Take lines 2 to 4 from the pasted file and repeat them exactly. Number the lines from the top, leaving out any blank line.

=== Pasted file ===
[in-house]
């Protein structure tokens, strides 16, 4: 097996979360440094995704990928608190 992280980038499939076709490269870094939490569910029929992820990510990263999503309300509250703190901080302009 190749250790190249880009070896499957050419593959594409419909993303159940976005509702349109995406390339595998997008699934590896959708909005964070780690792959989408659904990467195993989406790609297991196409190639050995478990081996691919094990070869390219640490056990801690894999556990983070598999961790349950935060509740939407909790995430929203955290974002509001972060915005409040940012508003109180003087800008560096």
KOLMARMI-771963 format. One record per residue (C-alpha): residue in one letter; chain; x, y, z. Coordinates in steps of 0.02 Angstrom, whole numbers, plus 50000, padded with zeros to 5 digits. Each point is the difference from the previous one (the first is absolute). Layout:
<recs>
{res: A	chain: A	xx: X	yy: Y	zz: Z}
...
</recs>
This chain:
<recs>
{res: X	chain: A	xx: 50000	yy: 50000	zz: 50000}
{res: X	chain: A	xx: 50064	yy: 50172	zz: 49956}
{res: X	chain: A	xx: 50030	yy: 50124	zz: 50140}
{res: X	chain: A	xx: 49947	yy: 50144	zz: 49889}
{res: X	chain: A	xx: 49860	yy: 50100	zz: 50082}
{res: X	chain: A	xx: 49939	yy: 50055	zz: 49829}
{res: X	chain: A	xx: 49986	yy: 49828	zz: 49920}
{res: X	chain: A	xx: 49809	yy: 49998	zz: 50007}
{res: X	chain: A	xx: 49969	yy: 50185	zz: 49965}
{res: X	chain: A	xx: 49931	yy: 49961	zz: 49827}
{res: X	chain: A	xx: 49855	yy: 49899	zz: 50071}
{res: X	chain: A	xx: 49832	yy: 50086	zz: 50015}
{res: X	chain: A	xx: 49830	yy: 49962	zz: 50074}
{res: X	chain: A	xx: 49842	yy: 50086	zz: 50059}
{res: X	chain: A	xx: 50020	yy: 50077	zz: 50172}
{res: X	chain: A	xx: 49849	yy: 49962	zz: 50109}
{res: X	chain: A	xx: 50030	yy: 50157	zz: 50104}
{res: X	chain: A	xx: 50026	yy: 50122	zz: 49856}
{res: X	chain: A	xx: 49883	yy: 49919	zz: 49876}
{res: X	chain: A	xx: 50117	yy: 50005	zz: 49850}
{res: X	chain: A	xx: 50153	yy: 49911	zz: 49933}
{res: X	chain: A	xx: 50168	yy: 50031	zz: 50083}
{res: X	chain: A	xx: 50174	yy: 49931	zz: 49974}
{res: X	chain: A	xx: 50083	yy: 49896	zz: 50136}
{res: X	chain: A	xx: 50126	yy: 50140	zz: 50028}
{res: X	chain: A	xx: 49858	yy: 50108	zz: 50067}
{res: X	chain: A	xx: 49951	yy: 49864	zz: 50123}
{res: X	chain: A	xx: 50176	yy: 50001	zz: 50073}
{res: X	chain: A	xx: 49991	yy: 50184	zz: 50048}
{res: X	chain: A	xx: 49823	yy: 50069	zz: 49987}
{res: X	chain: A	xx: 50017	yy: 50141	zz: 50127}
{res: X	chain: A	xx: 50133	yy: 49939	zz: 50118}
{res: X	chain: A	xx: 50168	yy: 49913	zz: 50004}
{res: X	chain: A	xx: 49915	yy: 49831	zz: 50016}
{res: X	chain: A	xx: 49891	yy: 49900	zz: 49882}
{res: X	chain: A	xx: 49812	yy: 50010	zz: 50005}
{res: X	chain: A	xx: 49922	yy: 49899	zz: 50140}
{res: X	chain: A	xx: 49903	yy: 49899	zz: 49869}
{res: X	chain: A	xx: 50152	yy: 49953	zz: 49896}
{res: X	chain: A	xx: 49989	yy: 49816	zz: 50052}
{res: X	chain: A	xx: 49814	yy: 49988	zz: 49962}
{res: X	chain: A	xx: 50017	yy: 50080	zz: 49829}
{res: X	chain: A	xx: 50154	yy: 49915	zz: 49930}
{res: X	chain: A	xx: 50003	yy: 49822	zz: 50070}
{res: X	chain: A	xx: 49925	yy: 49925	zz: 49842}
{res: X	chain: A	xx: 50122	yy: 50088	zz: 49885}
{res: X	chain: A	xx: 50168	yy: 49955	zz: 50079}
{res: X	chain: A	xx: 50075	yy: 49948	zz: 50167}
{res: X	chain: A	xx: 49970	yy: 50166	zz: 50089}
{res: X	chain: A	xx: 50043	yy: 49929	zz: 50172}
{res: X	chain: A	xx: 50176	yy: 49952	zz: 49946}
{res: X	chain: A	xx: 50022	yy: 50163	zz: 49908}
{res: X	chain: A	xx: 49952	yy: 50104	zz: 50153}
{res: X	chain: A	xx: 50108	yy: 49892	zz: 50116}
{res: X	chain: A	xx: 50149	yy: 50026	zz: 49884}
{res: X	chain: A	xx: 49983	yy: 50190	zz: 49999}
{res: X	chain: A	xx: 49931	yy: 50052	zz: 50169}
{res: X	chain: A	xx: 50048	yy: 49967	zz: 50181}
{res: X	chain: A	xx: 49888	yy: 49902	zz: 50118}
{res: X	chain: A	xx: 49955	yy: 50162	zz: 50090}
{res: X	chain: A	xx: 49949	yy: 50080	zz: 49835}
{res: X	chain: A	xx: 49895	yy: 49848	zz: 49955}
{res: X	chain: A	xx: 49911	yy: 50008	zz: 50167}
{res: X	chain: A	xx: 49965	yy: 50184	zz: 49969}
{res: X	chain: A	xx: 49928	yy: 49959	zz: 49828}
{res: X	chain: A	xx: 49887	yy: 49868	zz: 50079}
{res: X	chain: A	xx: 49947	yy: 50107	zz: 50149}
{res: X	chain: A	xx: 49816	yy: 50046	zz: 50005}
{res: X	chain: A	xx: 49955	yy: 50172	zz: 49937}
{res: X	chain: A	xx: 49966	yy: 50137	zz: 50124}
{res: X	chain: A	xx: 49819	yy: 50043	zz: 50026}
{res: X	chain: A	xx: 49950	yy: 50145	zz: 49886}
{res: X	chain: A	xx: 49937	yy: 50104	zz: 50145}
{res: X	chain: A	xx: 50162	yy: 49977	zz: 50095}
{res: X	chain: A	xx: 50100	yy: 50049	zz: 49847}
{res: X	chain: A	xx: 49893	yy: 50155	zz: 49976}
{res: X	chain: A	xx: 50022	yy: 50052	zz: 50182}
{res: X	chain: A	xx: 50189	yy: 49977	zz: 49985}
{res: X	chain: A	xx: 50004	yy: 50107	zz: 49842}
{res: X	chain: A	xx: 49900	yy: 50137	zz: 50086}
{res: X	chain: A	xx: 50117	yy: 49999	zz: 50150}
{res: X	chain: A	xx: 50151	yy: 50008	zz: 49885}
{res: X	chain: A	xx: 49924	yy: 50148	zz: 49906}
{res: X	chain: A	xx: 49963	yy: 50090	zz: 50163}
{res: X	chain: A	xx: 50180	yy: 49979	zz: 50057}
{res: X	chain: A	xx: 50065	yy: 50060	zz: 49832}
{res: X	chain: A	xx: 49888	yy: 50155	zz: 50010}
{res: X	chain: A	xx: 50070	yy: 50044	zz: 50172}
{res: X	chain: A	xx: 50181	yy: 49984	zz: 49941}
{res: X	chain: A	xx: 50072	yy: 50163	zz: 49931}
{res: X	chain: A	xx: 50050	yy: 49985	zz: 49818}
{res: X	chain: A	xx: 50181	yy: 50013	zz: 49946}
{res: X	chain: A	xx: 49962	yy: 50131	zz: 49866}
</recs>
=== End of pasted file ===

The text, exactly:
């Protein structure tokens, strides 16, 4: 097996979360440094995704990928608190 992280980038499939076709490269870094939490569910029929992820990510990263999503309300509250703190901080302009 190749250790190249880009070896499957050419593959594409419909993303159940976005509702349109995406390339595998997008699934590896959708909005964070780690792959989408659904990467195993989406790609297991196409190639050995478990081996691919094990070869390219640490056990801690894999556990983070598999961790349950935060509740939407909790995430929203955290974002509001972060915005409040940012508003109180003087800008560096």
KOLMARMI-771963 format. One record per residue (C-alpha): residue in one letter; chain; x, y, z. Coordinates in steps of 0.02 Angstrom, whole numbers, plus 50000, padded with zeros to 5 digits. Each point is the difference from the previous one (the first is absolute). Layout:
<recs>